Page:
Aug. 1, 2014

The possibilities of 3D printing will benefit soldiers and transfrom many facets of the Army. The U.S. Army reseachers are currently exploring the frontiers of this exciting technology. The Army has deployed mobile laboratories packing with 3D printers and manufacturing tools for soldiers to operate in remote outposts in Afghanistan. The Army researchers are also investigating ways to use 3D printing to produce food for soldiers, and investing in regenerative medicine and 3-D bioprinting aiming to print skin cells to help injured soldiers recover from the wounds of war. On the other side, they also plans to use 3D printing to print more effective weapons.

According to the latest issue of Army Technology, one day, soldiers will wear field clothing and armor systems made with help of 3D printing. Researchers at the U.S. Army Natick Soldier Research, Development and Engineering Center which develops field and ombat clothing, chem-bio protection, body-armor systems, gloves, hats, helmet covers, is now experimenting making garments using new textiles and 3D printing.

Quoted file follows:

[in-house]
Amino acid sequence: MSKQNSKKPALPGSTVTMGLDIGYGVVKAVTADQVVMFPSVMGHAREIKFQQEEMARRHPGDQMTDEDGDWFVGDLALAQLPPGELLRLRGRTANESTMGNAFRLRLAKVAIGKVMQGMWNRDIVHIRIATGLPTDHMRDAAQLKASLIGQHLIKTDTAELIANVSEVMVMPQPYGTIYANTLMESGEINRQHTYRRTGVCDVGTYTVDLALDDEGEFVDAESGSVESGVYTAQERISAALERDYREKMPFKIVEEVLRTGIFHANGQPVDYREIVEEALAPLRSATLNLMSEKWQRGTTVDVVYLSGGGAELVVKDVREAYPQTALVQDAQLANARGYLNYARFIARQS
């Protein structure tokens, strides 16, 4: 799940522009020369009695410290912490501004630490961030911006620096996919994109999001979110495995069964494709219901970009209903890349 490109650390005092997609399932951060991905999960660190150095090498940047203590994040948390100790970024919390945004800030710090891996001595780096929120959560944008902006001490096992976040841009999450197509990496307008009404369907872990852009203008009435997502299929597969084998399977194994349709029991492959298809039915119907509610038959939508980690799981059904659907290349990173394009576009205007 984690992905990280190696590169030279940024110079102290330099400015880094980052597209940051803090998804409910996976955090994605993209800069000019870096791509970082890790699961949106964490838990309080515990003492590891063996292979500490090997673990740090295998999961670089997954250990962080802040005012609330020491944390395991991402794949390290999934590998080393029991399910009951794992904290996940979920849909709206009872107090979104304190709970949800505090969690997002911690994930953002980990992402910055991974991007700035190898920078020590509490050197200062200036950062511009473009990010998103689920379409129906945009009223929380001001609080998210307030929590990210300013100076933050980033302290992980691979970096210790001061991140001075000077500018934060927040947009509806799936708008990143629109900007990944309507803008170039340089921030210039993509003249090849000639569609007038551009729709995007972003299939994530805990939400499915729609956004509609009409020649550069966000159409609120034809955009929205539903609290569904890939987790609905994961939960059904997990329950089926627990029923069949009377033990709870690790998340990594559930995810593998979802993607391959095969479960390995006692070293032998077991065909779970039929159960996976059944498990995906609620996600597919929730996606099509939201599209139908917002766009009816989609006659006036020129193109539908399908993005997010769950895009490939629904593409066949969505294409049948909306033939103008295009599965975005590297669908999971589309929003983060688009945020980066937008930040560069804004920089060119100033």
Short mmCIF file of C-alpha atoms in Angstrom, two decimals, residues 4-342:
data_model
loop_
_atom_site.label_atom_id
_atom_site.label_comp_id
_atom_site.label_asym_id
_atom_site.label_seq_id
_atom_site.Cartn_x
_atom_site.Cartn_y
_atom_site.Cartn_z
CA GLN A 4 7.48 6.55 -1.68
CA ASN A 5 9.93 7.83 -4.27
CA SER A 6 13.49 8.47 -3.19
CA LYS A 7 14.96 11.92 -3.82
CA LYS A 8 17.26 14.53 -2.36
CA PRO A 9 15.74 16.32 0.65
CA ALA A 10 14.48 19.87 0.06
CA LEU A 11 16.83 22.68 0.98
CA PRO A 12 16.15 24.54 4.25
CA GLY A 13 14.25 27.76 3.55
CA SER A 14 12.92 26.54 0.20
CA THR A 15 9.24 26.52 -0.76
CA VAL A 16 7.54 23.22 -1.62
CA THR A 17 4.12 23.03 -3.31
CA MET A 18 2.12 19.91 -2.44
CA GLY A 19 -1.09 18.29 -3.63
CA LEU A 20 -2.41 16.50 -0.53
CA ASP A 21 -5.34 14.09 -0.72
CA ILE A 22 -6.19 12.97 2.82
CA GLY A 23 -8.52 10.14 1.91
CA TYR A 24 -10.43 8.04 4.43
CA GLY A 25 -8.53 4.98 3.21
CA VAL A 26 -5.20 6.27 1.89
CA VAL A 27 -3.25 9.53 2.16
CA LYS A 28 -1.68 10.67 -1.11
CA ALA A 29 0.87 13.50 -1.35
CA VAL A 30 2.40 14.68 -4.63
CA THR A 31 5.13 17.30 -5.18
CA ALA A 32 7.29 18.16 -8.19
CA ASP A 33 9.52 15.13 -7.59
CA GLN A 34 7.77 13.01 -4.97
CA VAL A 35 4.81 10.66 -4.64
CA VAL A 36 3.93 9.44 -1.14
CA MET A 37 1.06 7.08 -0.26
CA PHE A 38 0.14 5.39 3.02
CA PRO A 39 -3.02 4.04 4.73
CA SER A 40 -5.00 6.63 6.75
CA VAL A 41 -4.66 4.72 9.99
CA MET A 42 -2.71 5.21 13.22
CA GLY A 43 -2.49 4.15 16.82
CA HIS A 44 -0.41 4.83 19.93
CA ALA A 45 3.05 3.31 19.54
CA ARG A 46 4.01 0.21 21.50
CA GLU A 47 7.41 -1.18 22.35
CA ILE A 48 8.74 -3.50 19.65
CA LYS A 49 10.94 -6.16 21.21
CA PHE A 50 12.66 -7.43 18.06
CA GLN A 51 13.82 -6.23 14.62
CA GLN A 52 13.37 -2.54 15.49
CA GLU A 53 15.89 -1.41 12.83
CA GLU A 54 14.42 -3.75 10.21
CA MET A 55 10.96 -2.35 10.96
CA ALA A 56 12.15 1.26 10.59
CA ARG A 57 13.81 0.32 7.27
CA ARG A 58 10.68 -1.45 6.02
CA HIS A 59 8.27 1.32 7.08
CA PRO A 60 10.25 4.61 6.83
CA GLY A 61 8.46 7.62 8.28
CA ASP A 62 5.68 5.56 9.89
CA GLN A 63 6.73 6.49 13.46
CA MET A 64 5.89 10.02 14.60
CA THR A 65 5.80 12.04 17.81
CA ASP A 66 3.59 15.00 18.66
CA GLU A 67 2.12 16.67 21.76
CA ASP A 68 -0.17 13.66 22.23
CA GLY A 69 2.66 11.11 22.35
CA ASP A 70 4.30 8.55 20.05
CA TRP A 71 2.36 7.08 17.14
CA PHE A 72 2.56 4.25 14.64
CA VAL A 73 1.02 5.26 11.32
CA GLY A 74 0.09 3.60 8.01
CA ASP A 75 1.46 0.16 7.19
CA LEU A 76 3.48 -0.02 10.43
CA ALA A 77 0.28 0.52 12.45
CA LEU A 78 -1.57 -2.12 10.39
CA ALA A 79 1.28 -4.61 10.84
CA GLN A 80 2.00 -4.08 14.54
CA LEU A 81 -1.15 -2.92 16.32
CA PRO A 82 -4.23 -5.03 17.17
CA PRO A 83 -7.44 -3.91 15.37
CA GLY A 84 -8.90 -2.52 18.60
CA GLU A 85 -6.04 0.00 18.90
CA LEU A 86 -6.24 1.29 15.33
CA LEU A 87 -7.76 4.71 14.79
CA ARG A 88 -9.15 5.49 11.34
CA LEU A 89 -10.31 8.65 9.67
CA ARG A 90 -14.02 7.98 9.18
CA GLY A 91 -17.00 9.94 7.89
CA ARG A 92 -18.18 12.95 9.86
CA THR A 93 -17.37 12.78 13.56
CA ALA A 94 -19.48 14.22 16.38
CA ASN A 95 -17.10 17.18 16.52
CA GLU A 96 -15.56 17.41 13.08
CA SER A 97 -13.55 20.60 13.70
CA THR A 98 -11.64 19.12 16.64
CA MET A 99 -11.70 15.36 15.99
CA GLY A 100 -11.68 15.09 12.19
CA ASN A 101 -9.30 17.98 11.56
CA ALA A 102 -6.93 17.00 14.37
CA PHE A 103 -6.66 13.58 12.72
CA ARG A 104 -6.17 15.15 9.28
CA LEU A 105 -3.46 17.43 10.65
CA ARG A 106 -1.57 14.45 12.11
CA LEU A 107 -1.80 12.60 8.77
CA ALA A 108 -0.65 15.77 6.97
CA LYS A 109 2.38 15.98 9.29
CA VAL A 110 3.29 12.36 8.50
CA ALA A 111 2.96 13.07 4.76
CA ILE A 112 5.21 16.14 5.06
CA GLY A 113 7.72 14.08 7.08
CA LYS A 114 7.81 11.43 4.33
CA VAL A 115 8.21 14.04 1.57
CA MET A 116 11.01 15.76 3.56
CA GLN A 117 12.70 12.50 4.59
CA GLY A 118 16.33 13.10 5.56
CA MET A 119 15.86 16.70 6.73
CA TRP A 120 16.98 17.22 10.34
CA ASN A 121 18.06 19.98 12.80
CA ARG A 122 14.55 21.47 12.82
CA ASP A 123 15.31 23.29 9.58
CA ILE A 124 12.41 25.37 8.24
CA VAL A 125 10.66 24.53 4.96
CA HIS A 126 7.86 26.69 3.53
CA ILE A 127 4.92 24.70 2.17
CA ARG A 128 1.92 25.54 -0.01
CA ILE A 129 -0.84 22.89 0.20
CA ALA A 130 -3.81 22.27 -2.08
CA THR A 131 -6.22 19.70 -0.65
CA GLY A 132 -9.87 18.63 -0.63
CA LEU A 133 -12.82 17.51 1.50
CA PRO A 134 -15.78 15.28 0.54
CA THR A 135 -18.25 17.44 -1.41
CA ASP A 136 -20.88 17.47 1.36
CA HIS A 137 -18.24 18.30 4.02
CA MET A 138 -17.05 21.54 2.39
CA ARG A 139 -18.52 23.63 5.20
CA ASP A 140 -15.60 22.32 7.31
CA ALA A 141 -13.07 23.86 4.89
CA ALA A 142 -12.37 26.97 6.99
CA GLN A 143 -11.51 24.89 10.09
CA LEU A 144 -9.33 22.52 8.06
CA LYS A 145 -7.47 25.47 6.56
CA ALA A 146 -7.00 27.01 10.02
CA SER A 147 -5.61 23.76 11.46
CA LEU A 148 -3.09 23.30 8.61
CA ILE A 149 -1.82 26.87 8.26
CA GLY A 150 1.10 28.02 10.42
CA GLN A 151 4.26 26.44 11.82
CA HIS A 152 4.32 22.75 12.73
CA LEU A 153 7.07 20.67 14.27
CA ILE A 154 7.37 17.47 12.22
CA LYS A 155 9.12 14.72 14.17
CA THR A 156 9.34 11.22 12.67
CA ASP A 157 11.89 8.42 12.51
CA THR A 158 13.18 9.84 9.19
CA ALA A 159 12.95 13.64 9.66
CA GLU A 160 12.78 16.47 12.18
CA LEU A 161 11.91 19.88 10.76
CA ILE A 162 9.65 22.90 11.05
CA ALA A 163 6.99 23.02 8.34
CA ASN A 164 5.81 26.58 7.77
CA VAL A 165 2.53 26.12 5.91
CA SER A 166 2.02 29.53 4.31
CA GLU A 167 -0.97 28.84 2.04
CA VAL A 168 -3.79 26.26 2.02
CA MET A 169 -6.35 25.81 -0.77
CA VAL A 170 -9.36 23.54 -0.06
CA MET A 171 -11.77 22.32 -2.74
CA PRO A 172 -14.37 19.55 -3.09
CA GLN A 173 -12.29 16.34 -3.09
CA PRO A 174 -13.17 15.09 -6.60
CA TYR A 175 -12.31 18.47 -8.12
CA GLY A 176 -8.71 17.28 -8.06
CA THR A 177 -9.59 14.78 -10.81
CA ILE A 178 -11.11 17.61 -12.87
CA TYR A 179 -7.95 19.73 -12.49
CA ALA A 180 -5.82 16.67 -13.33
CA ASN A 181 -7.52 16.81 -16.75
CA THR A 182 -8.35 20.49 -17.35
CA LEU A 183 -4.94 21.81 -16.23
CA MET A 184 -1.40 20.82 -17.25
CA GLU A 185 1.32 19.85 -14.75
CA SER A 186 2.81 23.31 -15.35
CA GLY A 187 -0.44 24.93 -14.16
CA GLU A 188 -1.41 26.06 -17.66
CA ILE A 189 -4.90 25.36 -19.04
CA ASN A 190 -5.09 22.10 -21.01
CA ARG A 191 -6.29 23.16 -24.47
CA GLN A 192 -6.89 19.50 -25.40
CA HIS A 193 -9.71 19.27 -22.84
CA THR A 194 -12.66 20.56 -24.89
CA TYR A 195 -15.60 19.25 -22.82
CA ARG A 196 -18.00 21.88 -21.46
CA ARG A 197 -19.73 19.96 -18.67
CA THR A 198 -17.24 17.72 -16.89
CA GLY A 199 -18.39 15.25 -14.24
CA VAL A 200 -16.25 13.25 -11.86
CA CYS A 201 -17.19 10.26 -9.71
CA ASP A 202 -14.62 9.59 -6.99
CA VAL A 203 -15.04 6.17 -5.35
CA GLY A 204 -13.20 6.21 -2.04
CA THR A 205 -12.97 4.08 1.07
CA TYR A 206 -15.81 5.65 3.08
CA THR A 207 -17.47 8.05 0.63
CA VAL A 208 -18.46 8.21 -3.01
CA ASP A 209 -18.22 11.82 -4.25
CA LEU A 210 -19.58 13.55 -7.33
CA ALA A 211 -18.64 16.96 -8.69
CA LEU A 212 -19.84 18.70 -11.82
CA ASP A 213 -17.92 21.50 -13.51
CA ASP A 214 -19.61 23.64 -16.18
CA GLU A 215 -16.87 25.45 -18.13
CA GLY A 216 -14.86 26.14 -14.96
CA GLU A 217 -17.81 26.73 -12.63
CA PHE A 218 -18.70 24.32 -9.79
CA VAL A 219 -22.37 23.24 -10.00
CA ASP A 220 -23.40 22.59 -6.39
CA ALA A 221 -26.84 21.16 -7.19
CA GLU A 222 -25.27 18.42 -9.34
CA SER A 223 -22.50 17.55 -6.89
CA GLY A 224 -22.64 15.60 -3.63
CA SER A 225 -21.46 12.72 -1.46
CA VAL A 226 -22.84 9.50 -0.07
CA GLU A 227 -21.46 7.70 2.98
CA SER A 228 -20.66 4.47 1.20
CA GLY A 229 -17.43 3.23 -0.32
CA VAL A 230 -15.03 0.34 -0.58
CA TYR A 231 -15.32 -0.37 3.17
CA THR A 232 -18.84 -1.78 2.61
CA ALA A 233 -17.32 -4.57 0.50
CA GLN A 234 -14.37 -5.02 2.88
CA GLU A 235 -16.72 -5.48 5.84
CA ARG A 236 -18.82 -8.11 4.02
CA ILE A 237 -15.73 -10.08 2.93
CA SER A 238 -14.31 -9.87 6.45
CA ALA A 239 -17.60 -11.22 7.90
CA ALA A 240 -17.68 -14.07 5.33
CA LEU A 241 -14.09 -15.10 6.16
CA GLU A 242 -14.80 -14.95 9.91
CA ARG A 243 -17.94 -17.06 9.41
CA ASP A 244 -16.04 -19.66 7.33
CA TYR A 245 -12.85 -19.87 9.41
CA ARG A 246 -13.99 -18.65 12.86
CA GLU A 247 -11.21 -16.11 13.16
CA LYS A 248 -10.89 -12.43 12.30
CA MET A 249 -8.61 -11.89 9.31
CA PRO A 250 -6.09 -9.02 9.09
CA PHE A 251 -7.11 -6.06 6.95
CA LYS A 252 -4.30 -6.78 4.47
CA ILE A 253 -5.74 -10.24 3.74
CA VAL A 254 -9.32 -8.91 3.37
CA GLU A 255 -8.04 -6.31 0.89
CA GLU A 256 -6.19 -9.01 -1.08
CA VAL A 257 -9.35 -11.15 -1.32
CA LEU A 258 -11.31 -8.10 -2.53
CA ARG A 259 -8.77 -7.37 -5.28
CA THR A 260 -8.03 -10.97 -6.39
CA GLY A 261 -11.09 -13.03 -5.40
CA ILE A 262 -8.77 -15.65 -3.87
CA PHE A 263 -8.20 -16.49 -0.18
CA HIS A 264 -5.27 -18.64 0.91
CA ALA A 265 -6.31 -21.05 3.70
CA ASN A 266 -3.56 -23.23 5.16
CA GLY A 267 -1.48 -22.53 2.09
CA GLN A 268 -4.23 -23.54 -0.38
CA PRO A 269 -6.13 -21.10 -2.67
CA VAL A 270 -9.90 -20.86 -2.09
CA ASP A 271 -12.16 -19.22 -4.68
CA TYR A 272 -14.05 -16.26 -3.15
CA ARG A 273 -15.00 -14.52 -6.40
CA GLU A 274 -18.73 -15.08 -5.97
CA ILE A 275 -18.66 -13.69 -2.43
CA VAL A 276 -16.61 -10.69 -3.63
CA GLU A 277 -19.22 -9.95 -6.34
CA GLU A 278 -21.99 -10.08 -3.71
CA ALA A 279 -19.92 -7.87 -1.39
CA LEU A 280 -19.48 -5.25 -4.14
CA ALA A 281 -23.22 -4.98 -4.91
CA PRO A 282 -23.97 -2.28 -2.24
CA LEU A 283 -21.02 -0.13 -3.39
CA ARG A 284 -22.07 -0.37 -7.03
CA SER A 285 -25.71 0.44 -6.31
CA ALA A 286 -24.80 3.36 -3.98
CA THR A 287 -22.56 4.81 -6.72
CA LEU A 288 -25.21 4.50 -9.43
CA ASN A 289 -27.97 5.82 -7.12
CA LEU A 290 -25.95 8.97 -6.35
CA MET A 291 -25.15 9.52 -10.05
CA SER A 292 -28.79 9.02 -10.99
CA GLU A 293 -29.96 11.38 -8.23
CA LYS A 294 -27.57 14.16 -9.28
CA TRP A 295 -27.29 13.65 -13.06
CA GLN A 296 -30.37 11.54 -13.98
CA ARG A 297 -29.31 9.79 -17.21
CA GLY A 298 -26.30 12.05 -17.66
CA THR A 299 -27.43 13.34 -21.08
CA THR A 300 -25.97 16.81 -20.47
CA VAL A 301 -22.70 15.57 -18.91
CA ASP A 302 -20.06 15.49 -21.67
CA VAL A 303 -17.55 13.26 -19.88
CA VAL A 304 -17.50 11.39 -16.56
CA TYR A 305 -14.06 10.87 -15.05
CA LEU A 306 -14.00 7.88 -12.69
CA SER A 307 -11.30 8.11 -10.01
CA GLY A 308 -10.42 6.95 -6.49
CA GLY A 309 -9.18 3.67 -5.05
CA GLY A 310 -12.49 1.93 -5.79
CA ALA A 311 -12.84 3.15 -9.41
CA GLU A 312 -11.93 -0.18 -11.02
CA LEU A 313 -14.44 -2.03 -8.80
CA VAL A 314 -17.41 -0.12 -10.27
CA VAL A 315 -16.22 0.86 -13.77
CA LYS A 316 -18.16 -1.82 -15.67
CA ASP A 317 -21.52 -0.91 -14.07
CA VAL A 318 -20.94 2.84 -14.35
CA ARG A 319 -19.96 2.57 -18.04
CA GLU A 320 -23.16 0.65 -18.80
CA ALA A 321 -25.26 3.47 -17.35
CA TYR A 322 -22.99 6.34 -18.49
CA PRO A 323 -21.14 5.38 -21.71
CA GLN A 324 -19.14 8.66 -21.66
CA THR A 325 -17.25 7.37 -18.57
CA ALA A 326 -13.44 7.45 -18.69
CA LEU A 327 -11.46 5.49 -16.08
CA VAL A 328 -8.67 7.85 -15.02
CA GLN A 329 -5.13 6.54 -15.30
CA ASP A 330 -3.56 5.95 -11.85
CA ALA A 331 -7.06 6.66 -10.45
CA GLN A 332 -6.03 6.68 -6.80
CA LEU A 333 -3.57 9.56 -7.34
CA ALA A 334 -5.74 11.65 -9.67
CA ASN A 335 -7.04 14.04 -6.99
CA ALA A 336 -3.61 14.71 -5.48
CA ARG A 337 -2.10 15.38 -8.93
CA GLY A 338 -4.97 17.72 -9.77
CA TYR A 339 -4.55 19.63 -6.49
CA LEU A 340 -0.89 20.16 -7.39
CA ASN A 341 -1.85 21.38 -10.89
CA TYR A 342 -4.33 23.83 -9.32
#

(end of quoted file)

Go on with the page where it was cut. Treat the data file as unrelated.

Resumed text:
They wok with 2-D design program, but are excited about the possibilities that 3D printing could offer.

"It could improve flexibility," said Annette LaFleur, Design, Pattern and Prototype team leader. "You could incorporate hard and soft materials together into one design. So, maybe you have some sort of clothing or protective item that has rigid areas that move into soft areas, where your body needs to flex. That could be really exciting because that is hard to accomplish with a regular textile."

3D printing would reduce the number of seams necessary to make a garment, making it more comfortable to wear. "Seams can cause a hot spot with rubbing," LaFleur said. "Seams can cause discomfort in high heat and humidity, especially when you layer with body armor. Reducing seams on chem-bio gear would be huge."

The technology could also be used to make custom clothing or equipment for each soldier. Advances in 3D printing would allow for incorporating ballistics materials into clothing and make it less expensive.

"We could create something that is a totally perfect fit and reduce weight, maybe reduce bulk. A lot of the neat textiles that are being 3-D printed, even out of these synthetics, have a 3-D structure to them," LaFleur said. "That makes you think about spacer-type materials where you have air flow, which is so important if our Soldiers are going to be somewhere hot again, whether it is jungle or desert."

Posted in 3D Printing Applications

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